FOR IMMEDIATE RELEASE
July 16, 2008
Contact: Jonathan Adkins
GHSA Chairman Lays Out Highway Safety Priorities Before Congress
Calls for Making Highway Safety a National Priority
WASHINGTON, D.C.—GHSA Chairman Chris Murphy testified today before the House Transportation Subcommittee on Highways and Transit. Murphy shared GHSA’s recommended changes to the federal behavioral highway safety programs to be considered in the upcoming highway reauthorization.
During the hearing, Improving Highway Safety: Assessing the Effectiveness of the NHTSA's Highway Traffic Safety Programs, Chairman Murphy shared the dais with: Katherine Siggerud, Managing Director, Physical Infrastructure, GAO; Jim Ports, Deputy Administrator, National Highway Traffic Safety Administration.
Chairman Murphy advocated streamlining highway safety program administration, making refinements in the current incentive programs and authorizing a new speed management incentive program. Murphy also encouraged Congress to maintain strong federal leadership in the issue of highway safety.
Specific recommendations include the following:
- A comprehensive, national strategic highway safety plan involving all levels of the government and the private sector. Federal highway safety programs have been developed in a piecemeal fashion, without an overall plan. GHSA echoes the recent recommendations of the National Surface Transportation and Revenue Policy Study Commission in proposing a national highway safety strategic plan and national highway safety goals.
- The goal of zero fatalities. The loss of one life is one too many. Over time, and with education, enforcement, safety infrastructure improvements, vehicle improvements, and technological advances, such an ambitious goal can be achieved.
- A single grant application and a uniform application deadline. Currently, there are different application forms and application deadlines for each incentive program, and the funding is allocated at different times. Such a fragmented approach makes it difficult for states to plan their annual programs effectively.
- Greater flexibility among programs. States should be allowed to move a portion of incentive grant funding from one category to another based upon their demonstrated needs, in parity with the flexibility already granted to the core federal highway construction programs.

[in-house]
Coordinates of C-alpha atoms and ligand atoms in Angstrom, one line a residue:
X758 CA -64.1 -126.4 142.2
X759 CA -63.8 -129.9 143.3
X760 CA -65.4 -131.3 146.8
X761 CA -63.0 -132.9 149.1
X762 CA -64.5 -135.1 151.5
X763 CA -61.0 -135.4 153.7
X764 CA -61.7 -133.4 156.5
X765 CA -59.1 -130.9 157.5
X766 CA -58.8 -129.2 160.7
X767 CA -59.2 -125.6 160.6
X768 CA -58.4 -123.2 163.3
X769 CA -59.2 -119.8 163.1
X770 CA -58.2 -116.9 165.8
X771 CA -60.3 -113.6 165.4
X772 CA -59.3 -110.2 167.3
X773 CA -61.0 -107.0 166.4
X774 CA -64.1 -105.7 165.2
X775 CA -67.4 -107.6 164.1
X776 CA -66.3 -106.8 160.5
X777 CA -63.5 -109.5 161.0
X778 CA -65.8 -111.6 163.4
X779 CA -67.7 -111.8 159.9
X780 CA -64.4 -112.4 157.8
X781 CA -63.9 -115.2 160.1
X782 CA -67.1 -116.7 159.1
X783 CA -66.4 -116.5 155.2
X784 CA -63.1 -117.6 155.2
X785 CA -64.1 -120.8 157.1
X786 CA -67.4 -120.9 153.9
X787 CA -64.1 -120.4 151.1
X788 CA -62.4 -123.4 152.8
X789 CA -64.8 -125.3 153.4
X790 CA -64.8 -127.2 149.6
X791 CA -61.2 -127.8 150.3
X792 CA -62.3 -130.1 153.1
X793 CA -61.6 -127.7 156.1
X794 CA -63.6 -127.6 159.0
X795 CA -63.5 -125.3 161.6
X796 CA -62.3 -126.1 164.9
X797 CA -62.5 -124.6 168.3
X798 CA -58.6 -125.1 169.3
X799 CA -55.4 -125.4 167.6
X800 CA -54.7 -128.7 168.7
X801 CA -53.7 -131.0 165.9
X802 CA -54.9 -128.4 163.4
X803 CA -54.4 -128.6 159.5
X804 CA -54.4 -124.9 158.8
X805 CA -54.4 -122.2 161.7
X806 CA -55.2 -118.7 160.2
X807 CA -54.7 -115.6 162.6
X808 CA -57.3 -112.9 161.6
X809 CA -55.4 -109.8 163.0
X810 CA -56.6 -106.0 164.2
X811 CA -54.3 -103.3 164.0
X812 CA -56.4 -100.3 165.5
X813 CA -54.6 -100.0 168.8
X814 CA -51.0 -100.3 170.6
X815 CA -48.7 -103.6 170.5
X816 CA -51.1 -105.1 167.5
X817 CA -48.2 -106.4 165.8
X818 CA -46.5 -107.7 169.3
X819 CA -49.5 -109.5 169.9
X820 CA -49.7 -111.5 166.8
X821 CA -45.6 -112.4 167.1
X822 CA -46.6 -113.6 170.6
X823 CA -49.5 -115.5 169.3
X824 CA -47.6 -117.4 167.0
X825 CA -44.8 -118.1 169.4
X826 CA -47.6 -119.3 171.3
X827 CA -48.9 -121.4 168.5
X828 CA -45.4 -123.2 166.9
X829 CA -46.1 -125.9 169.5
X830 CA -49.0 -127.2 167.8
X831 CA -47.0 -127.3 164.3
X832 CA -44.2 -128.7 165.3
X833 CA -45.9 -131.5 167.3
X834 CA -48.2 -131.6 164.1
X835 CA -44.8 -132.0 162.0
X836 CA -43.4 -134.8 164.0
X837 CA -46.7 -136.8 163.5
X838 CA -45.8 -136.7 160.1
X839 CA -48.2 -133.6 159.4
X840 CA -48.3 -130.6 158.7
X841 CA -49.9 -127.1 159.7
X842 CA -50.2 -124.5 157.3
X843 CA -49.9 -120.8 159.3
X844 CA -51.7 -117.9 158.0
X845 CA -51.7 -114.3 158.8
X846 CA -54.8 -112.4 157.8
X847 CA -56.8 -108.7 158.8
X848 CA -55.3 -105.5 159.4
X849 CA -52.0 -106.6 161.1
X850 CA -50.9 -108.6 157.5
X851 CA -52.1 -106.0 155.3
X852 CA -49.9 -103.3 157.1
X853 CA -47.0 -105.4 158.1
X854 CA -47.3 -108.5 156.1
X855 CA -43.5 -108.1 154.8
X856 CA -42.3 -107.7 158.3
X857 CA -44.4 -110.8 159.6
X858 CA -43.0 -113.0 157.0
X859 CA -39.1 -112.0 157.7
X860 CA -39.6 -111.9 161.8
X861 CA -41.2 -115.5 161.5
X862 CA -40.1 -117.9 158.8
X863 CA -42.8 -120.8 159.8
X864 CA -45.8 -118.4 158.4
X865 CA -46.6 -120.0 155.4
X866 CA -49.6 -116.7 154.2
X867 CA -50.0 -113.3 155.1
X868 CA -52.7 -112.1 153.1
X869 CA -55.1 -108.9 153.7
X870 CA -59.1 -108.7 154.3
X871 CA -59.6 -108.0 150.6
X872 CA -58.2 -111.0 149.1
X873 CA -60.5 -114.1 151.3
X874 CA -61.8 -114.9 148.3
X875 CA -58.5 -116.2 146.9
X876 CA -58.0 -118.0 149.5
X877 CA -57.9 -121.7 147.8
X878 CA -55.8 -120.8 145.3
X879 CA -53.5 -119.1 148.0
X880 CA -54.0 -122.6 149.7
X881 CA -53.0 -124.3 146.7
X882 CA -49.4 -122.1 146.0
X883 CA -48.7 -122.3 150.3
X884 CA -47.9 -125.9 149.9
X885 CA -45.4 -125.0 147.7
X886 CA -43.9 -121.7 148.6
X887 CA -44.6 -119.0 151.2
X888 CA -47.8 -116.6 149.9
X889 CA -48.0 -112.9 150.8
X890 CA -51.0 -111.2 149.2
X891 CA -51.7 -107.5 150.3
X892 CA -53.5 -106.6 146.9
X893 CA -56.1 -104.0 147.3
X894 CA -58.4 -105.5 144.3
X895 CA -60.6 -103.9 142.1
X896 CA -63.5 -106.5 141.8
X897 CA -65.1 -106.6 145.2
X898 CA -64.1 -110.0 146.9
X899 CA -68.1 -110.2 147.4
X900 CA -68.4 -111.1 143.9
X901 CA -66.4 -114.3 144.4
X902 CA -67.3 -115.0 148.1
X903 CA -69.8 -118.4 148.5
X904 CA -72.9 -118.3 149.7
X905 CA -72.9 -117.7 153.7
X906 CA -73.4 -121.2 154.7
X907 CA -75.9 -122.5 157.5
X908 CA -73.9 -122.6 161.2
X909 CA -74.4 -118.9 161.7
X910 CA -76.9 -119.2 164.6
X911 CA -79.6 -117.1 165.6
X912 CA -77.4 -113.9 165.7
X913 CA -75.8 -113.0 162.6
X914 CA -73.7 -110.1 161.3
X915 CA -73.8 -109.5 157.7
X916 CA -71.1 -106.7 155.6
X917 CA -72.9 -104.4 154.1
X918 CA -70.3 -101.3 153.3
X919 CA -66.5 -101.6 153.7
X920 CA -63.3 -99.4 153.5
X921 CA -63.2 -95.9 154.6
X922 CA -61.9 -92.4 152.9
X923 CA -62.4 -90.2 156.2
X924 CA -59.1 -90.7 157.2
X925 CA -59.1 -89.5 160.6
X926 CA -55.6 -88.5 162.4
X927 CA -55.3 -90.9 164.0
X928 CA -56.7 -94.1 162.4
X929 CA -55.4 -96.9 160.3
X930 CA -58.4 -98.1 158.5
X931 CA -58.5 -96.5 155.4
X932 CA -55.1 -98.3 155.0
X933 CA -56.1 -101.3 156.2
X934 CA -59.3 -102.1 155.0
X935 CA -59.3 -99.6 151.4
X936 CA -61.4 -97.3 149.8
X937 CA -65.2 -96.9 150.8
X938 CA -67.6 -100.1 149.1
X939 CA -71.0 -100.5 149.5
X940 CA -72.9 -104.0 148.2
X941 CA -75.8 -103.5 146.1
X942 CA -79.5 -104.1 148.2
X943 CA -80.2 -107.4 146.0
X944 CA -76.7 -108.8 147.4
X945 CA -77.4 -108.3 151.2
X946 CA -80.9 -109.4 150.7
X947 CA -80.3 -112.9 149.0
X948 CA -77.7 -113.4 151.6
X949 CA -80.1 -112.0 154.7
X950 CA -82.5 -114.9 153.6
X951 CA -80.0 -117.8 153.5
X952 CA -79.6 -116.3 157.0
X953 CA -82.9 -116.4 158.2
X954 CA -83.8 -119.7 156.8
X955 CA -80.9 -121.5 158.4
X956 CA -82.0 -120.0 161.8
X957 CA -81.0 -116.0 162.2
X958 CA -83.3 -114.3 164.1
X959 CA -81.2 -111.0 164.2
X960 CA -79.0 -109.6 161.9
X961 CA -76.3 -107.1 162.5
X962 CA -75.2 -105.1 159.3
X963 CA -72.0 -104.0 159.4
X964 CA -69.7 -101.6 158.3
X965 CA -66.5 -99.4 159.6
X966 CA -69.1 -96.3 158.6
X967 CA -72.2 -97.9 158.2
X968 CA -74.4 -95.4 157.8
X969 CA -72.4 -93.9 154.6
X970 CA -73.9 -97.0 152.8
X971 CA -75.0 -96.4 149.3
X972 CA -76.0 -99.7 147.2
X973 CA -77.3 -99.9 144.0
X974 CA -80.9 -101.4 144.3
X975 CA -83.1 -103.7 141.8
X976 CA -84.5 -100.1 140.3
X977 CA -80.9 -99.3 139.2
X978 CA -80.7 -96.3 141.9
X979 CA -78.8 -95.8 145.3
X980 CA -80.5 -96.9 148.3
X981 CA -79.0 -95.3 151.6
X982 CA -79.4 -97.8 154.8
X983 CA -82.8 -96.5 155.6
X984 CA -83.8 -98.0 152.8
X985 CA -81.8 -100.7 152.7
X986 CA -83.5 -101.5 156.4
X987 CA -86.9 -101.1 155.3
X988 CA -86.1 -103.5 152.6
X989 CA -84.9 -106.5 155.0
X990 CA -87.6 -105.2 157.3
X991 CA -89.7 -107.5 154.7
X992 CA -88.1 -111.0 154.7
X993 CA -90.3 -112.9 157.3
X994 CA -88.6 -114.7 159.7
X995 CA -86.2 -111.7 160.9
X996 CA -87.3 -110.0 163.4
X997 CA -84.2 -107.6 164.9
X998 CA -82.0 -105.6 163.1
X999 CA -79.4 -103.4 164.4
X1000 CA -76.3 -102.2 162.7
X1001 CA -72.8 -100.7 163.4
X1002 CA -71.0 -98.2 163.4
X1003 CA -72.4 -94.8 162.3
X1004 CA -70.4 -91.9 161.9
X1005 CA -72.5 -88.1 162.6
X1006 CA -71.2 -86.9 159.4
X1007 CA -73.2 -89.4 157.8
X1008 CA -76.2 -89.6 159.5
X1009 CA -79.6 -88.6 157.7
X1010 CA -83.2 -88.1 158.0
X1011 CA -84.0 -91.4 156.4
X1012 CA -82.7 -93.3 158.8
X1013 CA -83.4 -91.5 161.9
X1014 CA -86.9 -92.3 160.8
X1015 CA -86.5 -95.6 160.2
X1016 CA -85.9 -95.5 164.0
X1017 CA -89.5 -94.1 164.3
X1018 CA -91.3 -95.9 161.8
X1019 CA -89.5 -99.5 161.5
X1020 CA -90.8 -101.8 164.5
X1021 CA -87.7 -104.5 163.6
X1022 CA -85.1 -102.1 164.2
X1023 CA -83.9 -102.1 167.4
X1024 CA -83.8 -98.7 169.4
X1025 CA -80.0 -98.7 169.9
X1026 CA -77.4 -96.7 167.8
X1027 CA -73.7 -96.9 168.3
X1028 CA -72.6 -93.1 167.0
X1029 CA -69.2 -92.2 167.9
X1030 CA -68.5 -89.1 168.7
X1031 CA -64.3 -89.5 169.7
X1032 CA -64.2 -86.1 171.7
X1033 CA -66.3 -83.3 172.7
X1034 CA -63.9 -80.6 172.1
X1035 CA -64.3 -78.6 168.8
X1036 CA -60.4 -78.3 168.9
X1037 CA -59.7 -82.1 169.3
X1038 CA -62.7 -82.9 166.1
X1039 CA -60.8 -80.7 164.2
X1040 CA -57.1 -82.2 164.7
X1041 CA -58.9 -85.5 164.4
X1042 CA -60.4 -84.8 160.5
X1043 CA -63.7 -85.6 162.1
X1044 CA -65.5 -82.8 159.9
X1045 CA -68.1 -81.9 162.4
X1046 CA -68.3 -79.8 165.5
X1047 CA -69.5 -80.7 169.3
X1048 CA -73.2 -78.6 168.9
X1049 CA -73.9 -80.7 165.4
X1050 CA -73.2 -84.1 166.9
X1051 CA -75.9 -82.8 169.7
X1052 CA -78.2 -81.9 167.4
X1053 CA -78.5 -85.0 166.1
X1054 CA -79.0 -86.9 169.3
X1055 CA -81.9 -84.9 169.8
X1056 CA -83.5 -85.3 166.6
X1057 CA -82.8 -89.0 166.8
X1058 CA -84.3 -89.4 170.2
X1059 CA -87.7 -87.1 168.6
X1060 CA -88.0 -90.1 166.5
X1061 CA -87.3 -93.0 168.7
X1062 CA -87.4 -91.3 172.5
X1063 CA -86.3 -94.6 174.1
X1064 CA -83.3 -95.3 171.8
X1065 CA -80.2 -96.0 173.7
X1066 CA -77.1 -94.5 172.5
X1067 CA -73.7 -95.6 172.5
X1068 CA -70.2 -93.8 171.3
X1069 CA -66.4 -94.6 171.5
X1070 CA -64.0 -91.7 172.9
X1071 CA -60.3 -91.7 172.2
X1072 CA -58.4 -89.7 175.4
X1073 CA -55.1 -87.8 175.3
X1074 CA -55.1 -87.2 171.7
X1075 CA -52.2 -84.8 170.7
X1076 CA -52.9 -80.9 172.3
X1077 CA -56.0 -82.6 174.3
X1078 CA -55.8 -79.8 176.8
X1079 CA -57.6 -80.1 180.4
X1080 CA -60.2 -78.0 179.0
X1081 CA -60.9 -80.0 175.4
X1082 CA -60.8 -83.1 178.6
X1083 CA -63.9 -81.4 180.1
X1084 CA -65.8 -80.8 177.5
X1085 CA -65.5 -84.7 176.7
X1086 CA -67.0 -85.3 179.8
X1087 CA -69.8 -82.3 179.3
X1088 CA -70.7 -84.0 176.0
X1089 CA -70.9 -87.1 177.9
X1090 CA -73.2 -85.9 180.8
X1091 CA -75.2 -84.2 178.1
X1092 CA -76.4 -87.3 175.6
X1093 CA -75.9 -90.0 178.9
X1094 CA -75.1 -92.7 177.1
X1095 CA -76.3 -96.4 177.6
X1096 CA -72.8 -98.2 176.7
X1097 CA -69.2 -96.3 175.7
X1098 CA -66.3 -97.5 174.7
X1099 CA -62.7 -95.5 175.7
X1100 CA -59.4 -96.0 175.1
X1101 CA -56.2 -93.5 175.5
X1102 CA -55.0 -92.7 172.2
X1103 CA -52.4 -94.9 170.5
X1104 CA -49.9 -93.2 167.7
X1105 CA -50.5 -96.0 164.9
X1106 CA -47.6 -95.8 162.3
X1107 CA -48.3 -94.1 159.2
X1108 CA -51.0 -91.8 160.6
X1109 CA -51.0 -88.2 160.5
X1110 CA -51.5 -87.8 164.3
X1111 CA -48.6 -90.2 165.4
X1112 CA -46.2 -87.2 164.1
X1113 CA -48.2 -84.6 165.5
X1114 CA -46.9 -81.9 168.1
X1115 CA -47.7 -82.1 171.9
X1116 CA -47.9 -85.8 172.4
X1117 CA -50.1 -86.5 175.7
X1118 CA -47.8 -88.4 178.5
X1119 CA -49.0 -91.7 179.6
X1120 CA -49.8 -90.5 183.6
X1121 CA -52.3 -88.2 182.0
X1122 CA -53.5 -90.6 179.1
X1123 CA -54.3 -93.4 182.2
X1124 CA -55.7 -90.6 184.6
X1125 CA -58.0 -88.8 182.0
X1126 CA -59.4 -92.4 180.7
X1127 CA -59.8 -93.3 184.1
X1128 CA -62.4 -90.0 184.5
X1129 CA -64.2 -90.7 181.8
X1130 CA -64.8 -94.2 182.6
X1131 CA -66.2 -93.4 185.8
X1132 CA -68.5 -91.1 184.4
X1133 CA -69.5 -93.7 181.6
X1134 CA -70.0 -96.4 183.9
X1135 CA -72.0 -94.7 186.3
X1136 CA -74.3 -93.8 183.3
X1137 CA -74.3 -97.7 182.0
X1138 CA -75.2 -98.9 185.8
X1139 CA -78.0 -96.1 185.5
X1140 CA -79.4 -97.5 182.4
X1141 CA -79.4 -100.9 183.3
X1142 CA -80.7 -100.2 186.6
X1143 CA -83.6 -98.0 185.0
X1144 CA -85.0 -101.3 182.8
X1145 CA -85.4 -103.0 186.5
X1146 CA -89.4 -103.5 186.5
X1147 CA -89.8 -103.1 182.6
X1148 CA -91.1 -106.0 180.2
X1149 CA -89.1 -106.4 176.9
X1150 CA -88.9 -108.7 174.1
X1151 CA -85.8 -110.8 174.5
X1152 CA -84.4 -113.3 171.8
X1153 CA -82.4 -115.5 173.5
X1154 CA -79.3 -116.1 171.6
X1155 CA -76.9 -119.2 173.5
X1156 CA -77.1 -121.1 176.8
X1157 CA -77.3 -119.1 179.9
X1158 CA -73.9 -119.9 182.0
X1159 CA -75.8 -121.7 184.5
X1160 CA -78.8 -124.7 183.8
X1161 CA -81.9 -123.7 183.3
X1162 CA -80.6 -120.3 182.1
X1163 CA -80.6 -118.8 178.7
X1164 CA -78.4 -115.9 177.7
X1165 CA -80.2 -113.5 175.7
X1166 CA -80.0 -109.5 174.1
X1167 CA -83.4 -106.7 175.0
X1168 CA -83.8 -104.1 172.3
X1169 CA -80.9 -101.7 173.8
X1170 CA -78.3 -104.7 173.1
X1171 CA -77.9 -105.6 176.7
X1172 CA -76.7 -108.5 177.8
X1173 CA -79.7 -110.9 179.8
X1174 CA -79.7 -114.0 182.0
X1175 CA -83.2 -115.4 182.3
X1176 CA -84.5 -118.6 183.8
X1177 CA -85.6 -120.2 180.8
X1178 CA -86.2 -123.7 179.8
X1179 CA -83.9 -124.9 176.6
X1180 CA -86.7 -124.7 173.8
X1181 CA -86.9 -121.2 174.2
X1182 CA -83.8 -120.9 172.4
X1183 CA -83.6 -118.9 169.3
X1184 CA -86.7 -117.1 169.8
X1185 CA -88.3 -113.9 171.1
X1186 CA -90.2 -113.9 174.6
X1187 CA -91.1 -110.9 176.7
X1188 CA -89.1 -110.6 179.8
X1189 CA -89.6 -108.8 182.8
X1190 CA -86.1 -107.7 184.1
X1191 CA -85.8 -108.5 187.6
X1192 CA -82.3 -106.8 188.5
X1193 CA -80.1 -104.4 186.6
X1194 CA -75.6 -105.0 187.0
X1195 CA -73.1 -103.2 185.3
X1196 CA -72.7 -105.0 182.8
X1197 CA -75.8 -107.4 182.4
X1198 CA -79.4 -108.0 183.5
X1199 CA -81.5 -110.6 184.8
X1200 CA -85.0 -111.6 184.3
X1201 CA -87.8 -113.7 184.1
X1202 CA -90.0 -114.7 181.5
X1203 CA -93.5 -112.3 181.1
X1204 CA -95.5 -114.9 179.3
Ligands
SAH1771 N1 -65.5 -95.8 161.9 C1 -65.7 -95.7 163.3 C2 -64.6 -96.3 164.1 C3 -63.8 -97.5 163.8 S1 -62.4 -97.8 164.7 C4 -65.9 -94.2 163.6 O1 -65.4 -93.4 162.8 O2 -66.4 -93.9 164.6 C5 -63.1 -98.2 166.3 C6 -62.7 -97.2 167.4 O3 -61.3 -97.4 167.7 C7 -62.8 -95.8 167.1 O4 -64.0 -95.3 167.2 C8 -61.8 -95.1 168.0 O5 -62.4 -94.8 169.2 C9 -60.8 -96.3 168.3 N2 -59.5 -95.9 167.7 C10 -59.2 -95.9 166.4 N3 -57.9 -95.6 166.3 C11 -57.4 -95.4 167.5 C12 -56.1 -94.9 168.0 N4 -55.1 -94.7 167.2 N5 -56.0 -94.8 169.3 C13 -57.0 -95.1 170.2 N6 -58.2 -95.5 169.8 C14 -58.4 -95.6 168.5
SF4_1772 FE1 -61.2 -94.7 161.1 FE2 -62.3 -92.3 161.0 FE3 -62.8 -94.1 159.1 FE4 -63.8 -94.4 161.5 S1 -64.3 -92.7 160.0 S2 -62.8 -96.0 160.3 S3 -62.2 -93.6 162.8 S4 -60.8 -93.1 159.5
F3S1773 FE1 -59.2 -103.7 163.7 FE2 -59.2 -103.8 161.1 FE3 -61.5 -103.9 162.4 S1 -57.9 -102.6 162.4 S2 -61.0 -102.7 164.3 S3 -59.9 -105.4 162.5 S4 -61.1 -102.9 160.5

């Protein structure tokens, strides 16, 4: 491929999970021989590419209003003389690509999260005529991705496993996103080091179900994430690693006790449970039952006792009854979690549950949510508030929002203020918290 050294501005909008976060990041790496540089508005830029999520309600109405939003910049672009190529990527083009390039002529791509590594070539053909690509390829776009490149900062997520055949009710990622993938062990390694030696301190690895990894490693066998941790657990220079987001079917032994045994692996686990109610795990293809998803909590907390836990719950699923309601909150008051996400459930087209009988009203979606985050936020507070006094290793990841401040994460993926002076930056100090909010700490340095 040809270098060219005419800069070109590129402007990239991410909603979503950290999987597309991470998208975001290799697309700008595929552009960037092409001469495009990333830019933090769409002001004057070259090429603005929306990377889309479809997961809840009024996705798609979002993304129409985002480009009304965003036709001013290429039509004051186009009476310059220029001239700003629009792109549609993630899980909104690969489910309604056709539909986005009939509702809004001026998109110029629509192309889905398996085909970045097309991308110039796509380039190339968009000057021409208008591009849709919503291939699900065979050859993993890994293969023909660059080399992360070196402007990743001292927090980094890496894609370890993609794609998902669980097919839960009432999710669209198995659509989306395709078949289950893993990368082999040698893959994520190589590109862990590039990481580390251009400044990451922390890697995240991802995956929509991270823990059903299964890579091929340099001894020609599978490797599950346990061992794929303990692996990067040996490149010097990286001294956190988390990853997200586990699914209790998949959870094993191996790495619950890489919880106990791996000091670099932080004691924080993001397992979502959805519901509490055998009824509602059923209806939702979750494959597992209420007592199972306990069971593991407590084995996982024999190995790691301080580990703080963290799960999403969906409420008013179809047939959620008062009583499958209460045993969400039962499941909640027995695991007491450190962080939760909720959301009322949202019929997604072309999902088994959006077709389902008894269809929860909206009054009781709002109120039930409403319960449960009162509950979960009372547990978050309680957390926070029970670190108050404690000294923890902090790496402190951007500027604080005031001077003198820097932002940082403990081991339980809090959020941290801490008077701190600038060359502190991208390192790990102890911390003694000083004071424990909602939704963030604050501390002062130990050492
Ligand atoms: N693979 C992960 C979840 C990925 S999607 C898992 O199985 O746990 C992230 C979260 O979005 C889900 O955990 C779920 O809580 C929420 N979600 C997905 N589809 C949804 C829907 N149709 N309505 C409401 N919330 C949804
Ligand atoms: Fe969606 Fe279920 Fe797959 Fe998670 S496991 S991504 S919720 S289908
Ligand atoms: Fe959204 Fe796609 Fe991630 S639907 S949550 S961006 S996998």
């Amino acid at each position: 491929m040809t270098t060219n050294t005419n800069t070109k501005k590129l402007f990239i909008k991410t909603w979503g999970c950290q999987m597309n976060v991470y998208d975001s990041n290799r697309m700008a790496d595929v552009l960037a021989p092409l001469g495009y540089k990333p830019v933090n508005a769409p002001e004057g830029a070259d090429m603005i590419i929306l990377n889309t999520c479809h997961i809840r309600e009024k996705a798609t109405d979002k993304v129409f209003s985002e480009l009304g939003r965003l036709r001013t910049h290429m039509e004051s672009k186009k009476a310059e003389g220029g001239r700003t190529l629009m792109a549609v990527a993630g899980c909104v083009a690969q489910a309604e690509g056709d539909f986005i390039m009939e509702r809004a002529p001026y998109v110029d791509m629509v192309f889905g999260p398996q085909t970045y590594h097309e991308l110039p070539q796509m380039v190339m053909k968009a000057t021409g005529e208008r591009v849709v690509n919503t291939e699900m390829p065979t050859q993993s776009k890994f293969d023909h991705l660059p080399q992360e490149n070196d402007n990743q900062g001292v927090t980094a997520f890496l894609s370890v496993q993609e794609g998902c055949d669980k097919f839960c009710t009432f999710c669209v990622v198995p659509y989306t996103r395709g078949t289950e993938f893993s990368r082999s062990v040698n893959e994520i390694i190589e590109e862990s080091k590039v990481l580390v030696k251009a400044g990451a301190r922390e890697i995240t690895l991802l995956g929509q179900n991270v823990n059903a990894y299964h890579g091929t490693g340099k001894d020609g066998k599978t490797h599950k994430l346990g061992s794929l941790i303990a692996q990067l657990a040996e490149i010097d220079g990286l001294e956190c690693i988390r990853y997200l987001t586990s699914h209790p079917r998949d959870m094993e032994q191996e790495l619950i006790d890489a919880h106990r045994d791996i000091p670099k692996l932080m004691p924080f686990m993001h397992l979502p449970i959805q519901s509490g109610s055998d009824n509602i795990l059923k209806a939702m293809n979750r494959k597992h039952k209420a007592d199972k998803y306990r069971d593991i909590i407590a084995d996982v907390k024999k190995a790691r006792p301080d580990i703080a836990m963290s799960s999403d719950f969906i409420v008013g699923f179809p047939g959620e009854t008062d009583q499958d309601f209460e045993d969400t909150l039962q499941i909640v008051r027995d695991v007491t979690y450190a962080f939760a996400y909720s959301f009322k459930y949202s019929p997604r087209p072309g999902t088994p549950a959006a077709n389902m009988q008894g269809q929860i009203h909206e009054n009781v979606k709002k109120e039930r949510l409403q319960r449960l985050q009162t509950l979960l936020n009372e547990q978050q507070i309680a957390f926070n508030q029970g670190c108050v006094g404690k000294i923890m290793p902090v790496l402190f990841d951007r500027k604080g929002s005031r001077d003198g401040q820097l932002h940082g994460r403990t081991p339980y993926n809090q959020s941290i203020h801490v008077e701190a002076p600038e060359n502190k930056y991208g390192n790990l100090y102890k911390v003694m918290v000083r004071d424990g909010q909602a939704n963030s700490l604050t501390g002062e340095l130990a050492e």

- Increased funding of $100 million a year for the Section 408 data improvements program. GAO, the U.S. DOT Inspector General and the National Surface Transportation and Revenue Policy Study Commission have all recommended federal behavioral highway safety programs become more performance-based. If Congress concurs, it must provide the resources to states to collect the data necessary to track performance.
- A new speed management incentive grant. Speeding is a factor in an estimated one-third of all crashes, and costs society an estimated $40 billion annually. Reducing speed not only saves lives, but it also saves energy. A new speed management program should provide incentives for states that undertake speed enforcement, conduct speed management workshops, implement automated speed enforcement programs, or conduct public information campaigns about speeding.
- A drunk driving program based on known effective countermeasures. Some criteria for the Section 410 drunk driving incentive grant program have been ineffective or proven too difficult to implement, and many states may soon fall out of compliance. GHSA suggests the program be refocused on known effective countermeasures such as high visibility enforcement, DUI courts and judicial education.
- A single occupant protection program. GHSA recommends the only modestly successful Section 406 primary seat belt incentive grant program be combined with the existing occupant protection and child passenger protection programs to form a single program. Funds should be allocated based on a number of criteria such as seat belt use rates, fatality rates of unbelted drivers, and primary seat belt and booster seat law enactment.
- Maintaining the National Minimum Drinking Age (NMDA). While GHSA does not generally support new sanctions, it vigorously opposes any effort to overturn this existing sanction, which stipulates that any state not enforcing the minimum drinking age of 21 be subjected to a ten percent decrease in its annual federal highway apportionment. Protecting the health of young people should be of paramount importance. According to NHTSA, nearly 25,000 teen traffic deaths have been prevented since the enactment of the NMDA.
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GHSA’s complete testimony is available online at www.ghsa.org [127 KB, 8 pgs.].
The Governors Highway Safety Association (GHSA)® is a nonprofit association representing the highway safety offices of states, territories, the District of Columbia and Puerto Rico. GHSA provides leadership and representation for the states and territories to improve traffic safety, influence national policy and enhance program management. Its members are appointed by their Governors to administer federal and state highway safety funds and implement state highway safety plans. Contact GHSA at 202-789-0942 or visit www.ghsa.org.